The illustrious Stephen Krashen was the guest speaker at the MIDTESOL conference this past weekend. Since I follow him on Twitter and know of his inclination to retweet Bill Murray, I was able to predict the opening salvo of jokes, which was actually pretty funny. The rest of his speech was eye-opening (see page 46/48 for his presentation notes). The main focus was on literacy, specifically the connection between the mere presence of books and the ability to read well. And it doesn’t matter what kind of books: Krashen encouraged the attendees to check out comic books and graphic novels and see for ourselves how compelling they are.
His argument was related to a past article in which he argues for the benefits of “junk reading,” meaning reading that isn’t considered “quality.” Pleasure reading, regardless of what language it’s in, has the potential to put readers in a “flow state,” which can in turn lead to getting readers hooked on reading.
But why does this matter for college-age ESL students? When do they ever read for pleasure, even in their own language?
I’ve never met a teacher who hasn’t bemoaned the amount of grading they have to do at one point or another. For many teachers, grading takes up just as much time as lesson planning and actual teaching, and for some teachers it takes even more.
The number of hours spent on grading vary from teacher to teacher and program to program. Sometimes there’s nothing a teacher can do. Certain curricula demand certain assignments and assessments that require tons of grading and there’s no way to get out of it.
But if you’re designing your own class and curriculum, you get to call the shots about how much you’re going to grade.
There are ways to lessen the amount of time spent on grading assessments, but this post is going to focus on grading assignments and homework.
And the answer isn’t to give students less homework. It’s to make them responsible for their own work.
Teachers often talk about the stuff that’s on paper. Grading, assessments, textbooks, the syllabus, and so on.
But it’s also important to talk about the soft skills. What does your class feel like? What’s the mood? How is everyone getting along?
David Bunker’s recent post got me thinking about rapport, not just between the teacher and students, but among everyone in the class. Rapport is essential. The perfect syllabus and materials are useless if the students hate each other and don’t encourage each other to do their best work.
Despite the various backgrounds of the students and the obvious barriers to communication, I’ve found ESL classrooms to be surprisingly easy places to build rapport. Something about learning a language as an outsider in a culture often causes people to form quick friendships.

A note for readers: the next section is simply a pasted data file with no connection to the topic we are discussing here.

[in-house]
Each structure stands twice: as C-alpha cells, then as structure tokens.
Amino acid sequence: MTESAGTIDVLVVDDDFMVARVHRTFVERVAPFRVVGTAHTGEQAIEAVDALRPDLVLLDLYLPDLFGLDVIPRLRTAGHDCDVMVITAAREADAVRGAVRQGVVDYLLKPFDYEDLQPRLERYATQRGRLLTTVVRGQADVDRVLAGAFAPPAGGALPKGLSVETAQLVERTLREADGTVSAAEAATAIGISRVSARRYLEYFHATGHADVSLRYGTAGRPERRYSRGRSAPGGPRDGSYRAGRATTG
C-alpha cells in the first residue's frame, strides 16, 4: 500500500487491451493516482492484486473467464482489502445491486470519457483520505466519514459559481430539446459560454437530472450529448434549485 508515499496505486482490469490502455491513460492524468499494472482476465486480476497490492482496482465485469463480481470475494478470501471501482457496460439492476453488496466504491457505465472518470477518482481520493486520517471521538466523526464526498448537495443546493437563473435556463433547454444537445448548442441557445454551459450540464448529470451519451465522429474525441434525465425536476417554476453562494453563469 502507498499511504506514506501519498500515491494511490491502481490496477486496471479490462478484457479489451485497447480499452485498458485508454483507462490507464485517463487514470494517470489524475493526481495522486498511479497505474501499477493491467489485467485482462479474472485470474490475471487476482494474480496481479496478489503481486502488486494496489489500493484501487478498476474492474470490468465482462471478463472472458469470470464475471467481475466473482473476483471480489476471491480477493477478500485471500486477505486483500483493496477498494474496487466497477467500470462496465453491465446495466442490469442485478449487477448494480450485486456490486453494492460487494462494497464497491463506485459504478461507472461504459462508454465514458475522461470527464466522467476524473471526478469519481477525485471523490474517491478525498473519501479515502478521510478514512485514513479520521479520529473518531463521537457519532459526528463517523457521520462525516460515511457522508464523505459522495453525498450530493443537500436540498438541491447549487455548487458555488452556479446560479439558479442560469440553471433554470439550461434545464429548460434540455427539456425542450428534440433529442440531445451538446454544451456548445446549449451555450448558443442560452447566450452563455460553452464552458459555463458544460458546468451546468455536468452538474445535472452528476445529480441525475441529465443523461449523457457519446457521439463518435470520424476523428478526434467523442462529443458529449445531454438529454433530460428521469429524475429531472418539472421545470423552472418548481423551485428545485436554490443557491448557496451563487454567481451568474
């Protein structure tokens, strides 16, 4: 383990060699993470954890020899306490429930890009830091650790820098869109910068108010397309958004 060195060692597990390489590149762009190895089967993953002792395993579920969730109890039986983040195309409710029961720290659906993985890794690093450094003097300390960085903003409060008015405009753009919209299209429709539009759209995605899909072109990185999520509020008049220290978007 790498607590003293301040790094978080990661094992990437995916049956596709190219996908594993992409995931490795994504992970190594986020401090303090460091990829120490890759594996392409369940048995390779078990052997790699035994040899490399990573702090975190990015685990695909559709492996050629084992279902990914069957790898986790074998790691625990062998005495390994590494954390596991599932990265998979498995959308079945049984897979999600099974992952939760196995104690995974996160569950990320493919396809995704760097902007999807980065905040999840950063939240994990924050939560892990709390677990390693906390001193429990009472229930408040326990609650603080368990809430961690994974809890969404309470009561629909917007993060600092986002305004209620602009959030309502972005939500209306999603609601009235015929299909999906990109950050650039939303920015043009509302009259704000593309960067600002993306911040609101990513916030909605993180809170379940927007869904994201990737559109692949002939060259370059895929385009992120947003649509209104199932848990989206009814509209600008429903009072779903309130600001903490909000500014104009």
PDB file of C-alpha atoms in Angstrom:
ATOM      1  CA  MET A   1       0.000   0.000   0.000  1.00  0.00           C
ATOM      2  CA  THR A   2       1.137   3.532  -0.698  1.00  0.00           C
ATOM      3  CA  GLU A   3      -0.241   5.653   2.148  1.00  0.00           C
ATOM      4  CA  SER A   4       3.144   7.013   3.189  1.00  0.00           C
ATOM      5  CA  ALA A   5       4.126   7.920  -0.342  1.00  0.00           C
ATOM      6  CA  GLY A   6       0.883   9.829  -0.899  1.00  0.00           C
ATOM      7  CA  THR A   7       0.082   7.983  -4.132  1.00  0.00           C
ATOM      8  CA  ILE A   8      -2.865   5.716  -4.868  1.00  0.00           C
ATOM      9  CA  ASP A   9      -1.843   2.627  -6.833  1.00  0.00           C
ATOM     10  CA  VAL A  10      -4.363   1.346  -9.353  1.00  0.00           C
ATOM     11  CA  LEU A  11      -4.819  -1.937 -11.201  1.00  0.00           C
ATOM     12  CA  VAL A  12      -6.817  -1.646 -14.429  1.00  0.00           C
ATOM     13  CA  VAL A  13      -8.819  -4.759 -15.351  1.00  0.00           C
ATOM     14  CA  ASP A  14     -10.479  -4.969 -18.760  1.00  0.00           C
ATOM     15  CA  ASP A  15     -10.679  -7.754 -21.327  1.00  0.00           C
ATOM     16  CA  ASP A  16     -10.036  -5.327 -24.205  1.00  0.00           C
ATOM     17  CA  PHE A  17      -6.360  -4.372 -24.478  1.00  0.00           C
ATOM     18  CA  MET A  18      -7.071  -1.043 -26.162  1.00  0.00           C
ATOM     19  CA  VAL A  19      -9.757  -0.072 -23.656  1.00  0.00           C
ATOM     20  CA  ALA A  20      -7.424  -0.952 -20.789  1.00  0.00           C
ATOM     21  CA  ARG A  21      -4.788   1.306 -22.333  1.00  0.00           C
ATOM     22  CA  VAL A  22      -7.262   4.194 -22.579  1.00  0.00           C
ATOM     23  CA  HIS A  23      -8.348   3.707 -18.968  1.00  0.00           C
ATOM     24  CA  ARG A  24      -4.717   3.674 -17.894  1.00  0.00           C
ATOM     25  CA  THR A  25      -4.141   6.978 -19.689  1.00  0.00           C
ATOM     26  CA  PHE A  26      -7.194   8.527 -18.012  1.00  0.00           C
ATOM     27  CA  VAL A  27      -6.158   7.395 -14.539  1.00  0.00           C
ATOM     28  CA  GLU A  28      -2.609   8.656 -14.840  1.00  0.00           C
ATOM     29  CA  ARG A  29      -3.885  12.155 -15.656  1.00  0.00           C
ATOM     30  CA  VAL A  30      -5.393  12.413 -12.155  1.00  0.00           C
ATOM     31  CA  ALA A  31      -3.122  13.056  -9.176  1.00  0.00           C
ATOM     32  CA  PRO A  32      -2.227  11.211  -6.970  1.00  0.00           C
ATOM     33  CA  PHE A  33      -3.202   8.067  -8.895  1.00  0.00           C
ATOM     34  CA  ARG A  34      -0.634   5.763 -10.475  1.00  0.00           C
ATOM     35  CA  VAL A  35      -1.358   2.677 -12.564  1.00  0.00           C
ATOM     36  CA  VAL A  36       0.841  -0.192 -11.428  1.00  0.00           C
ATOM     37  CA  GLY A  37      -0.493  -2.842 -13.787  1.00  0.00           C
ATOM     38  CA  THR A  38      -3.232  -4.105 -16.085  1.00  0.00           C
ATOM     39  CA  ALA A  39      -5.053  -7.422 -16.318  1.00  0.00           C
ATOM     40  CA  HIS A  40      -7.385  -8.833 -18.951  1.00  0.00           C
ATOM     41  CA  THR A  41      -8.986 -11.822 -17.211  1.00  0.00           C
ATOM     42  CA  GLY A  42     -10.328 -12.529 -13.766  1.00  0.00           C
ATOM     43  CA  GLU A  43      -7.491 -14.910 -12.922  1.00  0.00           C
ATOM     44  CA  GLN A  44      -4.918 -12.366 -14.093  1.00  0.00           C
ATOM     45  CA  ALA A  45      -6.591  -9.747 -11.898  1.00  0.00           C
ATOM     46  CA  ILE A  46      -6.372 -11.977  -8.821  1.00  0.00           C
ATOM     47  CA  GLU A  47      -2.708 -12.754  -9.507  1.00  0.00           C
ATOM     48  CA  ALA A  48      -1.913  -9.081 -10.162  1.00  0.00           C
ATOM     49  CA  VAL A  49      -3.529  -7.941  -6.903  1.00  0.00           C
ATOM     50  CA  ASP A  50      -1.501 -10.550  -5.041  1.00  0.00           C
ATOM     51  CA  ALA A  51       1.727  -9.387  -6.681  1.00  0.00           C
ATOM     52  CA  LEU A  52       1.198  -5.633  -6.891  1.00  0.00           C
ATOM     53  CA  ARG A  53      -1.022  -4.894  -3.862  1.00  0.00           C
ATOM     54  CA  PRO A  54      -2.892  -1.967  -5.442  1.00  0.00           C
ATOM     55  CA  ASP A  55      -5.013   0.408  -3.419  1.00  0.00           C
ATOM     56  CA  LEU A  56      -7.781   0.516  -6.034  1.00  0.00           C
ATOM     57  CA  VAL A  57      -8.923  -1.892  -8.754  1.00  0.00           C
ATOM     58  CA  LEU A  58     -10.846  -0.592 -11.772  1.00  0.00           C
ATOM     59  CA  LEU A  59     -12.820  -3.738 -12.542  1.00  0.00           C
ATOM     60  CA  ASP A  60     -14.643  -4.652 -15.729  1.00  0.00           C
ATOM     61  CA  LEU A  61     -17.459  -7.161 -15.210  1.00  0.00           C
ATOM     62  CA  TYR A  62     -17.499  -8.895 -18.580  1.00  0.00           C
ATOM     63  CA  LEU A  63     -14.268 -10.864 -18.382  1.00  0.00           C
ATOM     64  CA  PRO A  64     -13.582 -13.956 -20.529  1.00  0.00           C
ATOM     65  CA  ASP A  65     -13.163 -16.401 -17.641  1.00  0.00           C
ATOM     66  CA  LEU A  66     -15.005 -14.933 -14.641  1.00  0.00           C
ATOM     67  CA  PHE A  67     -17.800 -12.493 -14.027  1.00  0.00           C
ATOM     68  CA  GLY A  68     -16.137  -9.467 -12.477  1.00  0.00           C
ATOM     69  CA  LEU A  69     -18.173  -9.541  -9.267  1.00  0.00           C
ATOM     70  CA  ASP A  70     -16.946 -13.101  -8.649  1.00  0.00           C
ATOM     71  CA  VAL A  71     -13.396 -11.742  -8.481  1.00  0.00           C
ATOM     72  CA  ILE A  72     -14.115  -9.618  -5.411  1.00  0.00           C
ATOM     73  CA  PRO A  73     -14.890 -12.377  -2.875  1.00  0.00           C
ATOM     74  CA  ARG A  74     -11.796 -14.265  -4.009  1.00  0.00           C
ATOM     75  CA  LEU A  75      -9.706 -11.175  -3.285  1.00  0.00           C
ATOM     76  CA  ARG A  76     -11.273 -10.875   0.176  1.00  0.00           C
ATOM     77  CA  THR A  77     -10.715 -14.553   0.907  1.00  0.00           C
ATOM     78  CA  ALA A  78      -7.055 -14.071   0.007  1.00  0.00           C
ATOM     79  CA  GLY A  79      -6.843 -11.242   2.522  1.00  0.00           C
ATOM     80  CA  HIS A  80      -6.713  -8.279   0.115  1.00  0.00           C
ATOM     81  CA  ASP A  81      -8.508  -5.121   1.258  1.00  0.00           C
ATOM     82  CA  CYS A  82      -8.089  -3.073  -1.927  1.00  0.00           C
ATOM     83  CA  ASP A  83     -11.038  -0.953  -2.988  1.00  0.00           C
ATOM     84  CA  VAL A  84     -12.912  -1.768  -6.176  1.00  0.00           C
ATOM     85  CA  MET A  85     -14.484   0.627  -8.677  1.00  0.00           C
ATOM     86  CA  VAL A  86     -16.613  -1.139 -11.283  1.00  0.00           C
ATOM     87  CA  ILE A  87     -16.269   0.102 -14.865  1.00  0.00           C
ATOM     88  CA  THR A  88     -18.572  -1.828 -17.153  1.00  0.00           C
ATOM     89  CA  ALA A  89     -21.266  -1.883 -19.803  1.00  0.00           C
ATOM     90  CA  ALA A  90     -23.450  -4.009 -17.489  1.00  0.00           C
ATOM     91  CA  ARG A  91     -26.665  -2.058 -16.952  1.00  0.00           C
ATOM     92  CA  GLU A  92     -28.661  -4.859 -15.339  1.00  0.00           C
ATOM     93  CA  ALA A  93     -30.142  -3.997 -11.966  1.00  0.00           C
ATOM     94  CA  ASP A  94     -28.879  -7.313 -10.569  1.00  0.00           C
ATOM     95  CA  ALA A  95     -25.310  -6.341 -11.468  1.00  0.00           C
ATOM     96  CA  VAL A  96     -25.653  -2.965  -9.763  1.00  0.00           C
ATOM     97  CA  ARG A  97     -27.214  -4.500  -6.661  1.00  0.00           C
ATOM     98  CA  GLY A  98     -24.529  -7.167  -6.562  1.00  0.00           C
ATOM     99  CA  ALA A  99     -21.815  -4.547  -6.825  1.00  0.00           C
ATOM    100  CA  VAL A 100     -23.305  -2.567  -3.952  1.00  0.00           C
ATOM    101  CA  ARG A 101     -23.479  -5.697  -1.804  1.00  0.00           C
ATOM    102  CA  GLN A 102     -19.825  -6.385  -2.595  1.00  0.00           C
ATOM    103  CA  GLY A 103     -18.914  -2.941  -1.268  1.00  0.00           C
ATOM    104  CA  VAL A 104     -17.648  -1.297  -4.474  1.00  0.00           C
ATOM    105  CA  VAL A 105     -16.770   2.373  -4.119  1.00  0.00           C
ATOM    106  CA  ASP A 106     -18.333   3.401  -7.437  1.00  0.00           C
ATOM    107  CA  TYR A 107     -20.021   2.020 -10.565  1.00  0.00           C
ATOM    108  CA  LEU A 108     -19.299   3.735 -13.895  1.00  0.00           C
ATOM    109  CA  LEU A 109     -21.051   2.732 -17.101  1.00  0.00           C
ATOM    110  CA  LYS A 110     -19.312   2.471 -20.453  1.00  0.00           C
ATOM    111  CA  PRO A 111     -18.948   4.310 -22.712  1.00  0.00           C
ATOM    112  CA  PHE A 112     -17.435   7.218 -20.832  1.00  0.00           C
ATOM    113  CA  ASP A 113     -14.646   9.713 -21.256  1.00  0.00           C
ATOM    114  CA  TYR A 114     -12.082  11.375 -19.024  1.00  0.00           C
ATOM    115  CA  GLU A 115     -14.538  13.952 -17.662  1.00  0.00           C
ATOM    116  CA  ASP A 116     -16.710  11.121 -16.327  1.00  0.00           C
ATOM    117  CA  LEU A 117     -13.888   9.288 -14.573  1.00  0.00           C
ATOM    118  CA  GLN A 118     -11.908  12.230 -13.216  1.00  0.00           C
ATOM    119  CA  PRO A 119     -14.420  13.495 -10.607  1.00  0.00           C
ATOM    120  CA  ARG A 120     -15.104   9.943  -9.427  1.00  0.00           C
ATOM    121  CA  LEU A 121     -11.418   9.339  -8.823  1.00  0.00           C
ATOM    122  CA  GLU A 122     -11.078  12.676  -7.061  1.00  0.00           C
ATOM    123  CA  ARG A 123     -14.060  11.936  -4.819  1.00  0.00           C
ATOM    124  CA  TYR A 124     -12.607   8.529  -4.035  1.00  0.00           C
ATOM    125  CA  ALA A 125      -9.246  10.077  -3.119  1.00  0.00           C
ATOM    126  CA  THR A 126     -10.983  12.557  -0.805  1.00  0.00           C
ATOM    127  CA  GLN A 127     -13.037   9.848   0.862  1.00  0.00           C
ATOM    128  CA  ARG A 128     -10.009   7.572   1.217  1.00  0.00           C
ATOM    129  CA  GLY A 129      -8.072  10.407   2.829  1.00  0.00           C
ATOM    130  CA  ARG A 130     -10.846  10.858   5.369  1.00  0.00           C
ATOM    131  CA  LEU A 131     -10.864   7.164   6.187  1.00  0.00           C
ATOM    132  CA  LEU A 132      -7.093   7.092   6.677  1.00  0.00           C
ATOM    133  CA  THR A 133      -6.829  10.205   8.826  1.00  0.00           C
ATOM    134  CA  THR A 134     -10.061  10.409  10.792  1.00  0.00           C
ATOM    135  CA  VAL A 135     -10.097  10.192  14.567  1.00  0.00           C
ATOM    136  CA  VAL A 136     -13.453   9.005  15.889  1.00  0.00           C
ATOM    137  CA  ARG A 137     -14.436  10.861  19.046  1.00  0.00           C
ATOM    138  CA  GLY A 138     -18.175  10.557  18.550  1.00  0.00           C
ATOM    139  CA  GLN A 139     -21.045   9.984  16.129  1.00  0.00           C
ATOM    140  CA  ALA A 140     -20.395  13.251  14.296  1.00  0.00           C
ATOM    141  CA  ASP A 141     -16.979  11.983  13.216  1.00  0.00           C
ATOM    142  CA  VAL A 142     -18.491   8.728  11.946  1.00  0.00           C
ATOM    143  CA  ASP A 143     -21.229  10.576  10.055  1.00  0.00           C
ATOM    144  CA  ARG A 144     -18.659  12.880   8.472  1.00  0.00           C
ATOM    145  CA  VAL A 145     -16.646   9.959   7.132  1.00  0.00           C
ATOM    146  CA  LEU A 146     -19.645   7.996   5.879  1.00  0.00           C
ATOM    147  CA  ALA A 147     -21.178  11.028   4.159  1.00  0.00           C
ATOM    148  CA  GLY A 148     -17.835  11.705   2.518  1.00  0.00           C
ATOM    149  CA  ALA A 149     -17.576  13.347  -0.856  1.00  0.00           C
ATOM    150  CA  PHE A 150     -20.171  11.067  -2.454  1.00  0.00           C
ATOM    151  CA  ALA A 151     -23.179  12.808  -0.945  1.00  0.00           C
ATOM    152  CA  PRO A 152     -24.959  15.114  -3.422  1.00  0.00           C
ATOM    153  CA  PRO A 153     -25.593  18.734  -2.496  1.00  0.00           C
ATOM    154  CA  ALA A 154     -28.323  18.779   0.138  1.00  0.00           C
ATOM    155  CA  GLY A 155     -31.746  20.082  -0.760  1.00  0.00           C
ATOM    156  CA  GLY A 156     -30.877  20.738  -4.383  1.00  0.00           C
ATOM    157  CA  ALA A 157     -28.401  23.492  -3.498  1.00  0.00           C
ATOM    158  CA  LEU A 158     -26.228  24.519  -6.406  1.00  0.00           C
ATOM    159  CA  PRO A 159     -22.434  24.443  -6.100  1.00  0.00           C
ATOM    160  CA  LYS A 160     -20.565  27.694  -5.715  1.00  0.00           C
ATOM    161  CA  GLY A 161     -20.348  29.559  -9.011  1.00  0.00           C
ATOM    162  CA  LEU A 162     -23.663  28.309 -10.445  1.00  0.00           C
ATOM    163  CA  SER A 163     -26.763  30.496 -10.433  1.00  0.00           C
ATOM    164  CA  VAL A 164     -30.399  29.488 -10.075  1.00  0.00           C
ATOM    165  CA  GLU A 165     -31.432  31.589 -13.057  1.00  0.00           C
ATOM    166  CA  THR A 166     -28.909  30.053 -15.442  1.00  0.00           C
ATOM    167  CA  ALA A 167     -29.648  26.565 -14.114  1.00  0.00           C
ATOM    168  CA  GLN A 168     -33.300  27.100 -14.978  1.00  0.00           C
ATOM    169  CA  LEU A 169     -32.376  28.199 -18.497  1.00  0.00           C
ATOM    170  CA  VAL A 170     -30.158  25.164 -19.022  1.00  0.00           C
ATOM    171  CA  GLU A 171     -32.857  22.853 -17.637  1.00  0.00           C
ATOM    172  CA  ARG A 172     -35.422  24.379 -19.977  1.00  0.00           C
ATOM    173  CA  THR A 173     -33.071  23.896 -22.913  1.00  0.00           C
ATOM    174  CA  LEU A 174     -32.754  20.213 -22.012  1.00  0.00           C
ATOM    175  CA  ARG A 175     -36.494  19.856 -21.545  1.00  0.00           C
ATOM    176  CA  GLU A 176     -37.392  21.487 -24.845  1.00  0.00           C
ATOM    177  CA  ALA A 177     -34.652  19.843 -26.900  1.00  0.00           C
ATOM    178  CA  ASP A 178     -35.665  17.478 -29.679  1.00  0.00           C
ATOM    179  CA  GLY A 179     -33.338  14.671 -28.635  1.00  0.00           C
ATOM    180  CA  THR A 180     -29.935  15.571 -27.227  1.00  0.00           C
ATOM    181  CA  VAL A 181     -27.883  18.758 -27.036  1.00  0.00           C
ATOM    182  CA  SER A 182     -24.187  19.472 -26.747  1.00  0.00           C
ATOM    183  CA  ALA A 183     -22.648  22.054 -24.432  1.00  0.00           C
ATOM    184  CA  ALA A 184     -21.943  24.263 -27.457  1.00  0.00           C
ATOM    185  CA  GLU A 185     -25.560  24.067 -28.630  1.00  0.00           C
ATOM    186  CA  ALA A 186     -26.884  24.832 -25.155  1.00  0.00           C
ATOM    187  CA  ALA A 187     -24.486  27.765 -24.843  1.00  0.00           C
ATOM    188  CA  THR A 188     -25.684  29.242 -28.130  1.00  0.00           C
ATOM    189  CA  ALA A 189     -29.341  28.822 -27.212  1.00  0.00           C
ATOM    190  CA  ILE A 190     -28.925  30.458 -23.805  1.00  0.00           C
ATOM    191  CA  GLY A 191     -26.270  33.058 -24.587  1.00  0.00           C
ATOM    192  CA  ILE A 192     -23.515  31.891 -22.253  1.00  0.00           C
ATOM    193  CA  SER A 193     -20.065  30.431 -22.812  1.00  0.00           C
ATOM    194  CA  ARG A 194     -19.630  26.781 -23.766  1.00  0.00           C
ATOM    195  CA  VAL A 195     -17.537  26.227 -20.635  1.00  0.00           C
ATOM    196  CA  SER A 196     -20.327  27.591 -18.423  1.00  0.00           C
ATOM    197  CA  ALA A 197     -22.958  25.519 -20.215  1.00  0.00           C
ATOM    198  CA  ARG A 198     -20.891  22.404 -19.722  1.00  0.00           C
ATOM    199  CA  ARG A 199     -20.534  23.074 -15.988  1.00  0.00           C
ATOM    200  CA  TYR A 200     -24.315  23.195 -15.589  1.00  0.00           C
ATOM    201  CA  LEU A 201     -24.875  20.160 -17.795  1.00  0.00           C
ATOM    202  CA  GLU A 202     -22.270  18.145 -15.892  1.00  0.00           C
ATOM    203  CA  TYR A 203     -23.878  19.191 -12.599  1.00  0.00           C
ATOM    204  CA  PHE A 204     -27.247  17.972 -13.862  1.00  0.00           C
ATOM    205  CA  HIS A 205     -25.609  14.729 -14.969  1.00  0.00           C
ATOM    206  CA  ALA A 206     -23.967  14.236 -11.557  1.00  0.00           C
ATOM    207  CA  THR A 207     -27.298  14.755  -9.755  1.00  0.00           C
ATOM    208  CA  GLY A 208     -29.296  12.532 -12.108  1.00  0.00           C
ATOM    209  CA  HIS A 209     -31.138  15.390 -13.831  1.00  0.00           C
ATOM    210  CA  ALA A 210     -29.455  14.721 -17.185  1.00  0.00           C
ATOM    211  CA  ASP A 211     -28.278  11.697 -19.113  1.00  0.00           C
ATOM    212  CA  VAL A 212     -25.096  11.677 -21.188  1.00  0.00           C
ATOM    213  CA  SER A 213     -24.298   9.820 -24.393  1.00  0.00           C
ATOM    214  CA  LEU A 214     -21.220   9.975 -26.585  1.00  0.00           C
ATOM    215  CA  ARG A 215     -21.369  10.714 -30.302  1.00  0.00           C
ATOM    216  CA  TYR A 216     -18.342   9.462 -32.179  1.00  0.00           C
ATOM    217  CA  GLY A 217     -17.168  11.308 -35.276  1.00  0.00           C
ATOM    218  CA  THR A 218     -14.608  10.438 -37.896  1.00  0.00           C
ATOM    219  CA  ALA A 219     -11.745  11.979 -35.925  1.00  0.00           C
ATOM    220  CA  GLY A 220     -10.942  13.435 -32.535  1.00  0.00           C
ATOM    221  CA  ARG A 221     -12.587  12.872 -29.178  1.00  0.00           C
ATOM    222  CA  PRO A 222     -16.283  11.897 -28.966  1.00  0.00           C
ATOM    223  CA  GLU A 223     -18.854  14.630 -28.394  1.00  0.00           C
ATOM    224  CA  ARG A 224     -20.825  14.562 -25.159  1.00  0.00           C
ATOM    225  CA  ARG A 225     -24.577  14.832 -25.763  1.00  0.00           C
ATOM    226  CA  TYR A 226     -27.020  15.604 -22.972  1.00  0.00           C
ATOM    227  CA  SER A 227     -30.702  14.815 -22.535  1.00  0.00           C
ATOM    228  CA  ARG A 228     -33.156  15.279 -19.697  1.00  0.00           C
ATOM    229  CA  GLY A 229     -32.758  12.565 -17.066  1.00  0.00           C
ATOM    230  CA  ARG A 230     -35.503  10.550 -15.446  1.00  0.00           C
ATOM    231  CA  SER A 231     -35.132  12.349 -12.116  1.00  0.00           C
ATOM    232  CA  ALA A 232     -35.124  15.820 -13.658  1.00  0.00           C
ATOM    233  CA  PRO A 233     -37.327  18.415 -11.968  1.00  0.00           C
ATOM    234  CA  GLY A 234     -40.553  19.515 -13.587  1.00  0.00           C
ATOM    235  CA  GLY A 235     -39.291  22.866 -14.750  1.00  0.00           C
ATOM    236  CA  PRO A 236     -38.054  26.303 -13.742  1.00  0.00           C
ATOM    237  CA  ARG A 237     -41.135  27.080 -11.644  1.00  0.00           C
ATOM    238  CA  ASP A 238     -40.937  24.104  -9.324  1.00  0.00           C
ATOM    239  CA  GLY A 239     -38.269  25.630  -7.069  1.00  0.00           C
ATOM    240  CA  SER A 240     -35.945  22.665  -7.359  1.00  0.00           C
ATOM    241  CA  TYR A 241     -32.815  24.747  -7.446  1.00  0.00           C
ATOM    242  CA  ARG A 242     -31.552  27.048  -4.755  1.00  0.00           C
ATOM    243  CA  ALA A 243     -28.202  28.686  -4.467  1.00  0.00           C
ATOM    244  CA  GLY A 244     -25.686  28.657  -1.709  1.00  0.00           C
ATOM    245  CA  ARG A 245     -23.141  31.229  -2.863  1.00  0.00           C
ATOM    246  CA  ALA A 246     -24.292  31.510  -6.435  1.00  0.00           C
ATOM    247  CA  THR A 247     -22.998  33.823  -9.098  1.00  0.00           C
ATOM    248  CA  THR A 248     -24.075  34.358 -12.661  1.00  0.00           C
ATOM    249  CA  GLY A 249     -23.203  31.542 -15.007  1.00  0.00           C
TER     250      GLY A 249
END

As a teacher, you don’t want to leave that process to chance. You want to create situations that foster rapport building among everyone in the class – teacher to students and student to student.
My first teaching job was stressful. I was working in South Korea as the native speaker English teacher at a middle school. About a day before classes started, I asked one of my Korean co-teachers,
So, um…What should I teach?
At that point, I had never had any substantial teacher training and I hadn’t even been given a textbook to work from. Needless to say, I was looking for a little guidance.
It doesn’t matter. Teach whatever you want. We just want you to try hard.
The next few months were a little difficult.
And when I say “a little difficult,” I mean agonizing. I spent several school nights staying up until two or three in the morning combing the internet for standalone lessons that would work with classes of 30-35 middle school students of varied proficiency. I’ve been teaching for several years since then and I think I’d still find that situation challenging.
At the time, I was desperately in need of some structure and order to ease my cognitive load. The solution would have been to create a syllabus. But that’s easier said than done, especially for a novice teacher without any guidance. I wouldn’t have known where to start.
Since that period of chaos, I’ve created different syllabi for the various teaching situations I’ve found myself in. In this post, I’ll talk about a few of those situations and how to create an appropriate syllabus for each of them.
Like most ESL teachers, I love learning languages just as much as I love teaching my mother tongue. Most of my colleagues are similar: I haven’t met too many monolingual ESL teachers.